Pack a Punch – The Boston Globe
Liteboxer consists of a padded floor that is attached via a pole to a shield-shaped target that you hit. On the station is a holder for a tablet or a phone that you provide. Accessing company content through its app costs $ 29 per month – you can’t do anything without it.
The app offers several ways to train. The most fun, we found, are the Punch Tracks. You throw a song like “Fireball” by Pitbull or “Heartbreaker” by Pat Benatar, and when the music starts you try to hit different parts of the target when they light up. When you are in Freestyle mode, you can create your own combos or follow different music played from your tablet; Liteboxer keeps track of how many shots you’ve thrown and how powerful they are, on a scale of 1 to 5. There are also clinics run by instructors. These âtrainer classesâ teach you different combinations of hits using the lights on the shield. There are dodge and roll movements between some shots, and the instructor usually does a few stretches at the end.
A 10 minute workout led by a trainer named Myles, and accompanied by music from Motown, just passed. This was one of the classes tagged as beginner content, but you have to research them – there is no categorization in the application of classes for beginners, compared to intermediate boxers, compared to more experienced boxers . I found it quite easy to switch between looking at the screen for instructions and then looking at the lights on the shield when I hit. But while the instructors talk about how your body should be positioned and the number of each punch, there is no way for the system to comment on your technique – and I knew my rolls and my right uppercut weren’t going to win any awards.
The punching of the target areas on the shield didn’t feel as stiff as I thought it would when I first looked at the metal and plastic Liteboxer gear. My brother-in-law Joe, who came by to test it, said it looked like a heavy bag, with “just enough to give”. He was an Army ROTC instructor tasked with getting undergraduates in shape, and I could tell he initially viewed Liteboxer as an entertaining arcade game – kind of like Dance Dance Revolution for your firsts. But after 15 minutes of trying to get a force rating above three – which he did briefly, leaning over “Pump Up the Jam” – he had sweated pretty well and moved the Liteboxer platform a few minutes. centimeters on the ground.
The biggest downside is one shared by many of these new internet-connected fitness devices – you often approach them ready to work out, only to find that you need to do a little tech support first. Is the tablet connected to a WiFi network? Is the tablet connected via bluetooth to Liteboxer and to an external bluetooth speaker (useful for increasing the volume of music and instructions)? Is the Bluetooth speaker charged?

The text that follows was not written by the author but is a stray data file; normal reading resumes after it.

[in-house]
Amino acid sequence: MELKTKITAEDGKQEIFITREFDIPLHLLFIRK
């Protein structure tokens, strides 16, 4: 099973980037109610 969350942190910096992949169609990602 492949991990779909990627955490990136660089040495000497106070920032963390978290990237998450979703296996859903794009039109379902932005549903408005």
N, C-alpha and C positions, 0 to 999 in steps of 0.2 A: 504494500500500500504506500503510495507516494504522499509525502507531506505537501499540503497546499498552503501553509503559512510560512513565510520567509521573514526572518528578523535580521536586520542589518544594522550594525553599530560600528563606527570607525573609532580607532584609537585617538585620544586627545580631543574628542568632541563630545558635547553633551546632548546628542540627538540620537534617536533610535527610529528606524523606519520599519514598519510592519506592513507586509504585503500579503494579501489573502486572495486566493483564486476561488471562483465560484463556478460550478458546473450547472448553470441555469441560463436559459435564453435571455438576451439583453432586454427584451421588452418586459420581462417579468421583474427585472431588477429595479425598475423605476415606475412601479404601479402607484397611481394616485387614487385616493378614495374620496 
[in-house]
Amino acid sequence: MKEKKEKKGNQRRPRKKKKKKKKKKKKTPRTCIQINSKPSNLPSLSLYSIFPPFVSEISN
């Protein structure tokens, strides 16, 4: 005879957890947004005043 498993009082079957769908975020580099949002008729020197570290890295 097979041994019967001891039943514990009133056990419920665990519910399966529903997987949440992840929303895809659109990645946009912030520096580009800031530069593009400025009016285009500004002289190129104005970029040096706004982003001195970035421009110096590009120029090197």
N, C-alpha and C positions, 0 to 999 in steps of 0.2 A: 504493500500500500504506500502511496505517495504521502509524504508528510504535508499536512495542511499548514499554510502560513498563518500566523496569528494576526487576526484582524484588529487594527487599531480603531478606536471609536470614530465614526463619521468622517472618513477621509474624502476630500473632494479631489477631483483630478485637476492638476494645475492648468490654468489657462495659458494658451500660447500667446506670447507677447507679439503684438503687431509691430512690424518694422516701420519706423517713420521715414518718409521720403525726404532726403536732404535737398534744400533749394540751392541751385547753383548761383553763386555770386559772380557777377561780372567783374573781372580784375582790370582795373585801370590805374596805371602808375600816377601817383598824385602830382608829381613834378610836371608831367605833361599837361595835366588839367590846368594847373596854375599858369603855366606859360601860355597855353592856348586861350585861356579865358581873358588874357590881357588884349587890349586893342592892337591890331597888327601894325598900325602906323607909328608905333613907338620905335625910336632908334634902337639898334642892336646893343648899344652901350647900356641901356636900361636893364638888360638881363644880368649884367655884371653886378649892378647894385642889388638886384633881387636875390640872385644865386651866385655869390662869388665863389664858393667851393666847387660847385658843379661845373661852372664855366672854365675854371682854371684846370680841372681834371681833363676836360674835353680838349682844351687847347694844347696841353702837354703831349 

Liteboxer’s app also tends to crash or freeze – and I’ve tried two different versions, one that was released in app stores and a new version that’s still in development. It’s no fun spending three minutes in a ten-minute routine and then having to fiddle around with your tech to restart it. (Some online reviews of the Liteboxer app complain about the same issue.)
I also wanted a better way to assess the effectiveness of my training. A rough count of calories burned – not just throwing punches – would be nice, and perhaps a ranking that would allow me to compare my strength and accuracy on a given workout with others who have done the same workout. (Liteboxer’s marketing executive Scarlet Batchelor says a ranking is in the works.) One of the most enjoyable competitions I had was picking a song that Max, my 13-year-old son and I would punch myself, and see who landed the most punches in sync with the lights. (Answer: Max.)
My problem with all home exercise equipment is that I don’t have the room to set up a full gym, and just about anything new loses its luster after a few months. (The Liteboxer takes up a little more than three by four feet of floor space.) I’ve sometimes thought of a rental company that would drop off an awesome new device like the Liteboxer and then trade it in for something else after three months. (Trade your platoon for a Hydrow for a mirror for a FightCamp.) Maybe someone with a van and a huge inventory of exercise equipment is the next big billion dollar business idea.
But until then, Liteboxer is playing in a crowded and competitive arena, where most consumers will choose one home fitness device to buy, not two or three. It will therefore be essential to find a way to generate sales momentum and word of mouth. (In our house, the fitness system I bought before the pandemic, the rower made by Cambridge-based Hydrow, occupies this location.)
I can’t tell yet if the Liteboxer sculpts me into an Ali-like Adonis, but it’s stress relief, and taking a mid-day break to follow a three-minute Bon Jovi classic is a great way to go. ‘get the blood flowing before my big match with George Foreman – or yet another Zoom reunion.